Inhalation: A means to explore and optimize nintedanib's pharmacokinetic/pharmacodynamic relationship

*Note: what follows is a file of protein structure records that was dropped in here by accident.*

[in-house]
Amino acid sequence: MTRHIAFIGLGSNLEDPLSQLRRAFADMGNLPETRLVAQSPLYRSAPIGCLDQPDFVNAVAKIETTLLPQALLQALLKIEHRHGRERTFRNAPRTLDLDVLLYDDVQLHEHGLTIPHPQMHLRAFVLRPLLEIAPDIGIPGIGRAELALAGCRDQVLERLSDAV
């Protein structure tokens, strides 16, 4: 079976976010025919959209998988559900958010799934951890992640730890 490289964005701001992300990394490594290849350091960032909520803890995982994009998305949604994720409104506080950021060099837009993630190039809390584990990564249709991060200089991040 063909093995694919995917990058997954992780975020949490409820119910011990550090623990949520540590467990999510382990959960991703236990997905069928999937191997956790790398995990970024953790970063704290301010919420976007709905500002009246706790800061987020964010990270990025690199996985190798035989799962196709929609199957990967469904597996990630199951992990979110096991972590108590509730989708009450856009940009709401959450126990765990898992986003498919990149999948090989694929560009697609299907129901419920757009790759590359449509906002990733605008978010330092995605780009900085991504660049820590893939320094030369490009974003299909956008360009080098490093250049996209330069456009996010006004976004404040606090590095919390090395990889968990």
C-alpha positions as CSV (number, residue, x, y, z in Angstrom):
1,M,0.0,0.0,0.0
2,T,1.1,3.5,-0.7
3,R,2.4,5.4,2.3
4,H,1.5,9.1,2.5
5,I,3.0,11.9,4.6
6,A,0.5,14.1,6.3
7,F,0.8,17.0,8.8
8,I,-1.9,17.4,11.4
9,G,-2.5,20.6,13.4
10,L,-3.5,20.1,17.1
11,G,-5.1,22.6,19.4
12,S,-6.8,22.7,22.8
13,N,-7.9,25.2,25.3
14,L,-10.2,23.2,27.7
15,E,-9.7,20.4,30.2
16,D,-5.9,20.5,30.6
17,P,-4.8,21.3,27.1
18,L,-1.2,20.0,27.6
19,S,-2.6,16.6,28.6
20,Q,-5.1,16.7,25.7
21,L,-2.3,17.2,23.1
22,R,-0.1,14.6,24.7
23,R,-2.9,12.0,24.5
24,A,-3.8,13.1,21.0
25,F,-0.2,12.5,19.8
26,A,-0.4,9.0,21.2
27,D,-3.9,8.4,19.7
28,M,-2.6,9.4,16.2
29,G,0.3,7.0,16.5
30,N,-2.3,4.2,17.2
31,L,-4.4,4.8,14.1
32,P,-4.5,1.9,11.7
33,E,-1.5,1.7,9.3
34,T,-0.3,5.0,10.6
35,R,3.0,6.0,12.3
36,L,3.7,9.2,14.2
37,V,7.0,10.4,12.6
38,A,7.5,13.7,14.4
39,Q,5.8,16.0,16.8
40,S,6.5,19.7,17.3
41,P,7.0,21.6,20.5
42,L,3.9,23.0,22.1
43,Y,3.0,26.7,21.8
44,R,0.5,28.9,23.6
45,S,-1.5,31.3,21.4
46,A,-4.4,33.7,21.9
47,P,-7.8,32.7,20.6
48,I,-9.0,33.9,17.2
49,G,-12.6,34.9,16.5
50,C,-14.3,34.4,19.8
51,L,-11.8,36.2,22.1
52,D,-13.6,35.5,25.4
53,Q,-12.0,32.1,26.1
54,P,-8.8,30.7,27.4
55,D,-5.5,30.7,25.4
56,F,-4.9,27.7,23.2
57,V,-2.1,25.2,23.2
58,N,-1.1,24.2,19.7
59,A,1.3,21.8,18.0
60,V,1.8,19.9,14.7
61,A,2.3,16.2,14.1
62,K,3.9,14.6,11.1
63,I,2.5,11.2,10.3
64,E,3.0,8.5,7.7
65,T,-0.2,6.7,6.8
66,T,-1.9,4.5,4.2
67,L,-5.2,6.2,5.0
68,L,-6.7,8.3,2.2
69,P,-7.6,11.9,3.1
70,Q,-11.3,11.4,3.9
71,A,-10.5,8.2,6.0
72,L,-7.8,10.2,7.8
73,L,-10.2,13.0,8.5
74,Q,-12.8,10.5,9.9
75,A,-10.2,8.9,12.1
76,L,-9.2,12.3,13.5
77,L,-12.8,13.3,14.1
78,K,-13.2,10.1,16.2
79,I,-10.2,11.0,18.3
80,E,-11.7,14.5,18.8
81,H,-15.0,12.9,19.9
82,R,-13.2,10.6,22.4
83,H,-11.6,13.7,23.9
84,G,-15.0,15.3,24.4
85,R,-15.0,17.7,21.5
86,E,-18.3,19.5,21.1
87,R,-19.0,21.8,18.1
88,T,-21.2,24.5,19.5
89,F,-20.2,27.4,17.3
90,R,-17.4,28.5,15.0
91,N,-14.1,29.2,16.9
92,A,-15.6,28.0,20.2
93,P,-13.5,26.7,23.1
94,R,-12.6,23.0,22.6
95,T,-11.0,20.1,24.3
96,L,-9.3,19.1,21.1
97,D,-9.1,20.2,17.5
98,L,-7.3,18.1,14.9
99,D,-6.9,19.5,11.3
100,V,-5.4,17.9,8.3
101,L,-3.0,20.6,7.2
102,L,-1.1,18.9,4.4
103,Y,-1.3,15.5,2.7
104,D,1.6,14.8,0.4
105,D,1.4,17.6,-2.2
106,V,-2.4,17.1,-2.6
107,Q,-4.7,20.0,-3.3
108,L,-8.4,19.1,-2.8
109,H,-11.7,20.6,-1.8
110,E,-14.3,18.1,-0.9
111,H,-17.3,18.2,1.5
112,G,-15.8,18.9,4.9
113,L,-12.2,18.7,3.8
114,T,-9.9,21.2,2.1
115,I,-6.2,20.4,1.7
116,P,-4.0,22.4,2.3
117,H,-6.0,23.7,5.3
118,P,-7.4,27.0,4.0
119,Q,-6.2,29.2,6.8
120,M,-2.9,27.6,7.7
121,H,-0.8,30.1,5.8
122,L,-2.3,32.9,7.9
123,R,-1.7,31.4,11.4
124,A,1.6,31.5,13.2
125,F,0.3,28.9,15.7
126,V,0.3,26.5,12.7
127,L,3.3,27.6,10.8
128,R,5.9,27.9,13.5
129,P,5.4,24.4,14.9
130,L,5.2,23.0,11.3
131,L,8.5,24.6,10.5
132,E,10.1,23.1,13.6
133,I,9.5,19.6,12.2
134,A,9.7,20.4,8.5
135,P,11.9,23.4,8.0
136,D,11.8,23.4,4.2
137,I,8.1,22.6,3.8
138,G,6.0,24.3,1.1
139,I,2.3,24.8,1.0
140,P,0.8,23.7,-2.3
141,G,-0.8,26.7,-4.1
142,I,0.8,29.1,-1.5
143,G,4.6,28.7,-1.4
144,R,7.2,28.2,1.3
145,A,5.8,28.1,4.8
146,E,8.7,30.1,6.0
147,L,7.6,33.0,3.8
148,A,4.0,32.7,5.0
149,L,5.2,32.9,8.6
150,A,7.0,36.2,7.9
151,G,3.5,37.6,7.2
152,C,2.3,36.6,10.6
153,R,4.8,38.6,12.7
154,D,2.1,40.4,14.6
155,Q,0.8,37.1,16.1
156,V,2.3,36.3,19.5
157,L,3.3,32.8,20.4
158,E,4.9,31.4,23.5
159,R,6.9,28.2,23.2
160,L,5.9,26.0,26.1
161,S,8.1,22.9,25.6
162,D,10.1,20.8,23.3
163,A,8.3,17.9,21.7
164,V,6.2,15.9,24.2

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Oral nintedanib is marketed for the treatment of idiopathic pulmonary fibrosis (IPF). While effective slowing fibrosis progression, as an oral medicine nintedanib is limited. To reduce side effects and maximize efficacy, nintedanib was reformulated as a solution for nebulization and inhaled administration. To predict effectiveness treating IPF, the nintedanib pharmacokinetic/pharmacodynamic relationship was dissected. Pharmacokinetic analysis indicated oral-delivered nintedanib plasma exposure and lung tissue partitioning were not dose-proportional and resulting lung levels were substantially higher than blood. Although initial-oral absorbed nintedanib efficiently partitioned into the lung, only a quickly eliminated fraction appeared available to epithelial lining fluid (ELF). Because IPF disease appears to initiate and progress near the epithelial surface, this observation suggests short duration nintedanib exposure (oral portion efficiently partitioned to ELF) is sufficient for IPF efficacy. To test this hypothesis, exposure duration required for nintedanib activity was explored. In vitro, IPF-cellular matrix (IPF-CM) increased primary normal human fibroblast (nHLF) aggregate size and reduced nHLF cell count. IPF-CM also increased nHLF ACTA2 and COL1A expression. Whether short duration (inhalation pharmacokinetic mimic) or continuous exposure (oral pharmacokinetic mimic), nintedanib (1-100 nM) reversed these effects. In vivo, intubated silica produced a strong pulmonary fibrotic response. Once-daily (QD) 0.021, 0.21 and 2.1 mg/kg intranasal (IN; short duration inhaled exposure) and twice-daily (BID) 30 mg/kg oral (PO; long duration oral exposure) showed that at equivalent-delivered lung exposure, QD short duration inhaled nintedanib (0.21 mg/kg IN vs. 30 mg/kg PO) exhibited equivalent-to-superior activity as BID oral (reduced silica-induced elastance, alpha-smooth muscle actin, interleukin-1 beta (IL-1β) and soluble collagen). Comparatively, the increased inhaled lung dose (2.1 mg/kg IN vs. 30 mg/kg PO) exhibited increased effect by further reducing silica-induced elastance, IL-1β and soluble collagen. Neither oral nor inhaled nintedanib reduced silica-induced parenchymal collagen. Both QD inhaled and BID oral nintedanib reduced silica-induced bronchoalveolar lavage fluid macrophage and neutrophil counts with oral achieving significance. In summary, pharmacokinetic elements important for nintedanib activity can be delivered using infrequent, small inhaled doses to achieve oral equivalent-to-superior pulmonary activity.
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